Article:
Now add to this equation Andrew Bogut. He was -9.6 in 26 games this year and -9.9 the year before in Golden State. He’s a bona fide leviathan who alters shots and knows how to rotate defensively. He’s also 26th in the league in “screen assists” with 3 per game in just 22 minutes/game. It’s not outrageous – Zaza Pachulia has 3.4 per game in three less minutes – but its emblematic of Bogut’s ability to set good hard screens.
He’s also – it probably goes without saying for Cavs fans – is terrific at grabbing or fouling players coming over his screens without getting caught.
However Bogut arrives wearing a Handle With Care tag. After leaving the NBA Finals in Game 5 with a knee injury, he’s struggled with knee and a recurring hamstring problem already this year. While recent cautious Mavericks treatment may have been to preserve a trade asset it’s difficult not to wonder just how “whole” Bogut really is.
He’s struggling offensively where his field goal percentage (47.5%) is his lowest in five years, well off his career rate (53.6%). He’s also blocking just 1.5 shots per 36 minutes, his lowest rate in eight years. Last season for Golden State it was 2.8 blocks per 36 minutes. That’s a helluva drop-off. On the other hand his 13.4 rebounds per 36 is the second best rate of his career, and we all know how badly the Cavs need to improve their rebounding.
One final note of fear: Bogut is shooting 27% from the free throw line, making him a death-defying late game option.
The new additions pose a challenge for Lue who will soon be balancing a returning J.R. Smith with the recent additions and trying to forge a rotation. Coach Lue likes to experiment which gets into the way of consistent roles at times, but also reveals insight into how he can use them in the playoffs. For the first time since James’ return, the Cavaliers have the type of fully stocked cupboard that allows a coach to mix-and-match according to the opponent’s matchups.
Early returns suggest that Korver will be almost a sixth man. Derrick Williams has earned time though much of it has come with Kevin Love convalescing. It’s unclear how much of a role Due Bills will have when Love returns, though his size and athleticism makes him unique among the bench bigs.
Richard Jefferson has apparently been nursing an injured hand all season, something he revealed in the postgame this weekend. The break afforded him needed rest. He’s shooting 54% the last 10 games, including 37.5% from three, indicating he may have rediscovered his form.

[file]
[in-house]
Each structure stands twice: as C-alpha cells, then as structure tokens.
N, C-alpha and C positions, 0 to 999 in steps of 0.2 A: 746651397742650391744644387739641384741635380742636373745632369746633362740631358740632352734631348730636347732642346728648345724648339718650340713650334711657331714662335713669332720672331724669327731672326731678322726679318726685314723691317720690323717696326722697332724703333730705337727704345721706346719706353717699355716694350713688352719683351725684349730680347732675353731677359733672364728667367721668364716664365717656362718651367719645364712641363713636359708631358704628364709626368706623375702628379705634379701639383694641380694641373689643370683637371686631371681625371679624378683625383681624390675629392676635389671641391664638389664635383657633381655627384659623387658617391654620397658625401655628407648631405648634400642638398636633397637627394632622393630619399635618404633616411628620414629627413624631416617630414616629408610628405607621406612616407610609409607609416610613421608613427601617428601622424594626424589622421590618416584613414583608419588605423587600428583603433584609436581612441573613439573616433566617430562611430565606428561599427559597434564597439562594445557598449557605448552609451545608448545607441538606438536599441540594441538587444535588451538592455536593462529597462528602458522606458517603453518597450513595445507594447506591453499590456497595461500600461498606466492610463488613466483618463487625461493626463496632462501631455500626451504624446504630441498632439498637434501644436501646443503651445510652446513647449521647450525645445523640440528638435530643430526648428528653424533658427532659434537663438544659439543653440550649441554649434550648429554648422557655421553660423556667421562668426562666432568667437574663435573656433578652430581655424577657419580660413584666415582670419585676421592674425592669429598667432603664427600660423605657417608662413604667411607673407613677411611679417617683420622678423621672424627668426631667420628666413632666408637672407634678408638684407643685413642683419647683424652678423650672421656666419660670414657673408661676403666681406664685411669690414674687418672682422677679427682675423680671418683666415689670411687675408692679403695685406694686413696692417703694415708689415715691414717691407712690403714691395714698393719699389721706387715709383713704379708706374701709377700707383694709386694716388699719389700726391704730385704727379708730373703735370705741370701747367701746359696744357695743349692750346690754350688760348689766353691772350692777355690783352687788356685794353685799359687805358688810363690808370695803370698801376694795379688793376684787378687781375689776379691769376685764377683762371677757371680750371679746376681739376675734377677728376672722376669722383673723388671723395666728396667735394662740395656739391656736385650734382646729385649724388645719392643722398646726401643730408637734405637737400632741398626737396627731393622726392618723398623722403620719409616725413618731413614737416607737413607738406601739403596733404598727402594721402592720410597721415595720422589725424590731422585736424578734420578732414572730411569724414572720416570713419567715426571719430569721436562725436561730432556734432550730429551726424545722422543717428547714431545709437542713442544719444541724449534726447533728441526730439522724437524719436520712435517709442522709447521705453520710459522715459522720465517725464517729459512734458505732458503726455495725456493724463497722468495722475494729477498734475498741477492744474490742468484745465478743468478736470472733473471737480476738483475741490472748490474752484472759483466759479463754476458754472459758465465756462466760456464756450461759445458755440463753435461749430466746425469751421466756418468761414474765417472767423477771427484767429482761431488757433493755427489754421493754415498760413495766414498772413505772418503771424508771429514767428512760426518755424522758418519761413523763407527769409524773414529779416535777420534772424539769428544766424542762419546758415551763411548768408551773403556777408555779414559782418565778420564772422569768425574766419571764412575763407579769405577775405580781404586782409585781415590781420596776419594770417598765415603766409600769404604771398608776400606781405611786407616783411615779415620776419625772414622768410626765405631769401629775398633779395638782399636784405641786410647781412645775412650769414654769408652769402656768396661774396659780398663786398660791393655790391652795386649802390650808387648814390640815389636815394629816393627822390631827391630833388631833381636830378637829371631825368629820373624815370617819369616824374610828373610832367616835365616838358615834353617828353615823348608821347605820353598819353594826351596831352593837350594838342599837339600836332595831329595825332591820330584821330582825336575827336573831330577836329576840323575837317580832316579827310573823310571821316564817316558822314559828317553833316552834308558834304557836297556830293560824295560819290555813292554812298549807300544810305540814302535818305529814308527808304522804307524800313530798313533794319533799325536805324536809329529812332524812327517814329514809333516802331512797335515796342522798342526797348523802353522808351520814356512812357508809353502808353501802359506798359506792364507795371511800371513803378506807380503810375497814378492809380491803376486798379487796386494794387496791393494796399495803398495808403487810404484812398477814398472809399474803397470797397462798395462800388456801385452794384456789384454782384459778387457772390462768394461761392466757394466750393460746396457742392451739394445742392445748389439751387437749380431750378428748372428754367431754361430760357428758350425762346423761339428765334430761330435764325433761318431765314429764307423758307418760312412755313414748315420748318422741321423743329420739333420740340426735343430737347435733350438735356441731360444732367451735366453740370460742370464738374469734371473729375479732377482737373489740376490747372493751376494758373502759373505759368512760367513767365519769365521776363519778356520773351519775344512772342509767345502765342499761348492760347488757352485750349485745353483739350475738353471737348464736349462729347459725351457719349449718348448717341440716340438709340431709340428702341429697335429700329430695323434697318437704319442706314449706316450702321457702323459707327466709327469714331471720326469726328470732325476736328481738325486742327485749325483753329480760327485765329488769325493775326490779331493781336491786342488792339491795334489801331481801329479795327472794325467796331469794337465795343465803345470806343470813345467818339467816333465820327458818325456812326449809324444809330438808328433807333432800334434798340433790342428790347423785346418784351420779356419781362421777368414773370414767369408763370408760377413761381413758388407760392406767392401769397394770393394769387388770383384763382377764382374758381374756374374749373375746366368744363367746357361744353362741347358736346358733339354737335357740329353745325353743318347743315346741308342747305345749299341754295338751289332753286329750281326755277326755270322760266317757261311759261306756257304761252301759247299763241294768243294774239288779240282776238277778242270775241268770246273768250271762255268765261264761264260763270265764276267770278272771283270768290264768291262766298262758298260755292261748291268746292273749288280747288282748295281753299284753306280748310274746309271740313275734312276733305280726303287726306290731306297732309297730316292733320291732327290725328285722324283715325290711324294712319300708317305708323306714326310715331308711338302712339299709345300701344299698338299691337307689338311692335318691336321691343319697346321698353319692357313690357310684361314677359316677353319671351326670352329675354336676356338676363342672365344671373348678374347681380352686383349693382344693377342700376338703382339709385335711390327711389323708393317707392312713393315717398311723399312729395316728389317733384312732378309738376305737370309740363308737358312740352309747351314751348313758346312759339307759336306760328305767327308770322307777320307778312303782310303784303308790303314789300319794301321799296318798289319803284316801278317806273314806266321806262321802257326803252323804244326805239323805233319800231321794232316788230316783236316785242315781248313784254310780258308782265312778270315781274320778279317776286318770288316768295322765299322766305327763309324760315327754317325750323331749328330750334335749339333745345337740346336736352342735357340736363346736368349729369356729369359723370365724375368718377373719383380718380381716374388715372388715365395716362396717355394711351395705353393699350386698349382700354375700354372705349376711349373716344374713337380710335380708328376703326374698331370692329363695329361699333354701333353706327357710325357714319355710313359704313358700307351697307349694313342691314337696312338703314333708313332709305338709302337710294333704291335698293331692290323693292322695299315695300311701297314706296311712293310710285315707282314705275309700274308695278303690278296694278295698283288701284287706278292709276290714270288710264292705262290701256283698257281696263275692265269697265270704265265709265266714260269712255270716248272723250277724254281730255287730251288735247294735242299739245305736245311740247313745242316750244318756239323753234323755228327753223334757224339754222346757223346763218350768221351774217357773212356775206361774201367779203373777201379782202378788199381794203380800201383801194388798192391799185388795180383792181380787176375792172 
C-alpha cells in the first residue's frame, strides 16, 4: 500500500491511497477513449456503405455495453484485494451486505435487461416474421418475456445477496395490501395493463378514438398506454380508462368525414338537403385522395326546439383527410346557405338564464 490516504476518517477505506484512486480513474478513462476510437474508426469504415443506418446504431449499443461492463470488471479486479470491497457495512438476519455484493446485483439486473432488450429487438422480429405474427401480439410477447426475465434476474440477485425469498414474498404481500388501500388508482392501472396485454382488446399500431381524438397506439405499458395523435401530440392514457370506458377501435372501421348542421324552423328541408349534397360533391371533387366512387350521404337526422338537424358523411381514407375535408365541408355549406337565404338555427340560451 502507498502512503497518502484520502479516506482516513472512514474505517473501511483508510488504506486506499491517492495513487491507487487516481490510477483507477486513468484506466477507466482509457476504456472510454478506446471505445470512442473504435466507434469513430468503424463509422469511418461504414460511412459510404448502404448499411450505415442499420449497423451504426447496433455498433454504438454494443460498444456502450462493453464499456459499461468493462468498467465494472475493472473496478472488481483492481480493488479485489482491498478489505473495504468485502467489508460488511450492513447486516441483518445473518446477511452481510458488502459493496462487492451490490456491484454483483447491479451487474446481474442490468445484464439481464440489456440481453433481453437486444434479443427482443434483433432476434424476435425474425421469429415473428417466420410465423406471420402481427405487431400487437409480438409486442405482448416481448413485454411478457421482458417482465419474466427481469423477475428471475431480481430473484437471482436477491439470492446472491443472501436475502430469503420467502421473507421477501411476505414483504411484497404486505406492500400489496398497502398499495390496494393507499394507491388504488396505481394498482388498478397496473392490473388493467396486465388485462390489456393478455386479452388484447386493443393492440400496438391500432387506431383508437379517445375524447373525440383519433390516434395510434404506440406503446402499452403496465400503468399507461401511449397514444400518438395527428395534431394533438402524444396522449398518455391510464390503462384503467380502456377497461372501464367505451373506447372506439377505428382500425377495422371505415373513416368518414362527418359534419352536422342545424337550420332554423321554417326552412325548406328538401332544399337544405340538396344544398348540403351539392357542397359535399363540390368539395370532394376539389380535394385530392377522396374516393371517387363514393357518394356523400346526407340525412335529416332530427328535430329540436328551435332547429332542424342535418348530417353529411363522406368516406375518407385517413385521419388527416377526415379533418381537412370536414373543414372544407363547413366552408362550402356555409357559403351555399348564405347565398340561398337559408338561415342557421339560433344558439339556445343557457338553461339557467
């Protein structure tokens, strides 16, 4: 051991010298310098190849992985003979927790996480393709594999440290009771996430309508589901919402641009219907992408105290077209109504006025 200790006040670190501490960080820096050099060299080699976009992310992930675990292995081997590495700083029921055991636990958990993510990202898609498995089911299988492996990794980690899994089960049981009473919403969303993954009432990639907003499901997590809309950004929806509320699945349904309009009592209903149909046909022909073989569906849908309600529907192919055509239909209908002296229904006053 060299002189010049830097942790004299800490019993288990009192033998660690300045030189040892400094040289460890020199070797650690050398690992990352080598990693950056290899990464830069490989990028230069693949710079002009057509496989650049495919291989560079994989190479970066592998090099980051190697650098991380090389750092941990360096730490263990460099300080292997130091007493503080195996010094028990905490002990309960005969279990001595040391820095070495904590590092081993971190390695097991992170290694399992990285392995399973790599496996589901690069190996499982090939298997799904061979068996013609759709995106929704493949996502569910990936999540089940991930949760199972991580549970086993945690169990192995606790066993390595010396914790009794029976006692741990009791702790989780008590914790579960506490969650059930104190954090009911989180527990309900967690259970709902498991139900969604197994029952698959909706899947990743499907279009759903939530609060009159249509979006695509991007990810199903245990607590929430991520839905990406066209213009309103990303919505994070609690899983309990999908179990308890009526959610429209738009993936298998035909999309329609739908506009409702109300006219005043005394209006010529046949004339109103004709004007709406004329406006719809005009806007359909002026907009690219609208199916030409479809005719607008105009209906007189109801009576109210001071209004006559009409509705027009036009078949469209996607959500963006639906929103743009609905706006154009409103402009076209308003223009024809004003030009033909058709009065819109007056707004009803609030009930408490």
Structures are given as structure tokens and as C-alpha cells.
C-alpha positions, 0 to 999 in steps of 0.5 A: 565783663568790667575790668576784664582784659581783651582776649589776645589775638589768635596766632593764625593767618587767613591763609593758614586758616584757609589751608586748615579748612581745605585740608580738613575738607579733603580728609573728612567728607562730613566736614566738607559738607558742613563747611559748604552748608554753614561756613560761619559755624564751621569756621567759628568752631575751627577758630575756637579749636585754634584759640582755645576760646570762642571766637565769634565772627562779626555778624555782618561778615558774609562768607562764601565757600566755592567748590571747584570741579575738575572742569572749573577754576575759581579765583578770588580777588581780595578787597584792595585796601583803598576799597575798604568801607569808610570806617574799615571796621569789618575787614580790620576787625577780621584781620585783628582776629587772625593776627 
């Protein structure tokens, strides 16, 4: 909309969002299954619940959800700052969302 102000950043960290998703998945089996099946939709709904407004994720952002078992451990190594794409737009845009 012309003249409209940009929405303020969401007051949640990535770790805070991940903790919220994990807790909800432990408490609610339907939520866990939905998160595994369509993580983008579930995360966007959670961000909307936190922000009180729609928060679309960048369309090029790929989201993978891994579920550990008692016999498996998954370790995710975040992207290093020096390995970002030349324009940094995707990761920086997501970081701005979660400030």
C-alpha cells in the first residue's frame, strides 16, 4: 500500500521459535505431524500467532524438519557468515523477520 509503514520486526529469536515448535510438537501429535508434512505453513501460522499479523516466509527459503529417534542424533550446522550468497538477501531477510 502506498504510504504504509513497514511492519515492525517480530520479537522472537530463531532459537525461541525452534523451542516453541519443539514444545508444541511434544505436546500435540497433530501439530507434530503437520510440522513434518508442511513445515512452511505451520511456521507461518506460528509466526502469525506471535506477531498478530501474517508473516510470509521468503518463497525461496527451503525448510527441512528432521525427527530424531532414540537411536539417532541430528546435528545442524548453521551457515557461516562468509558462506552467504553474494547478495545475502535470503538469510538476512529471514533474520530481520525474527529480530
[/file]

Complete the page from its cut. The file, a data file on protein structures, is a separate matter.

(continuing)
We wish we could say the same about Iman Shumpert, who’s shooting under 30% during the same stretch. If Overdue Bills performs as well as he did with the Mavericks, Shumpert could be odd man out once J.R. Smith returns. Between the Pipe Layer, Korver and Overdue Bills, there just aren’t like to be many minutes to spare.
With all these new pieces the floor product isn’t probably going to take a step backward from its fine February play. And that’s alright. The talent’s there and even if they surrender the top seed during this horrific 12 road game month, the kind of talent and experience on hand should assuage most worries.
We say most worries because this team’s defense scares us shitless. Over the last 15 games they’re allowing 112.5 pCp, 29th in the NBA during that time. It’s one thing to have a middle-of-the-pack defense that you expect to improve during the playoffs while the offense carries you.
Being one of the worst defenses in the NBA won’t go anywhere, no matter how many threes you can make.
We want to give a shout-out to one of our readers, Nathan Maggelet of Akron, who has created a fun little site, LeBronCalculator.com
. You can not only peruse the future Hall of Famer and potential GOAT's historical stats, but see where he projects to land on many all-time lists (points, assists, rebounds, etc.), and even find a prognostication of when he might surpass certain statistical landmarks. It's a fun exercise that helps put his greatness in perspective.
We’ll be on The Ohio State University-Newark Campus on Tuesday
signing copies of my book, King James Brings The Land a Crown
at Adena Hall Gym (1159 University Drive) from 5:30pm to 7:30pm as part of an event sponsored by the campus bookstore and the student activities group. You can hear us every Monday at 11am on the Defend Cleveland Show talking Cavs with Michael James on WRUW 91.1.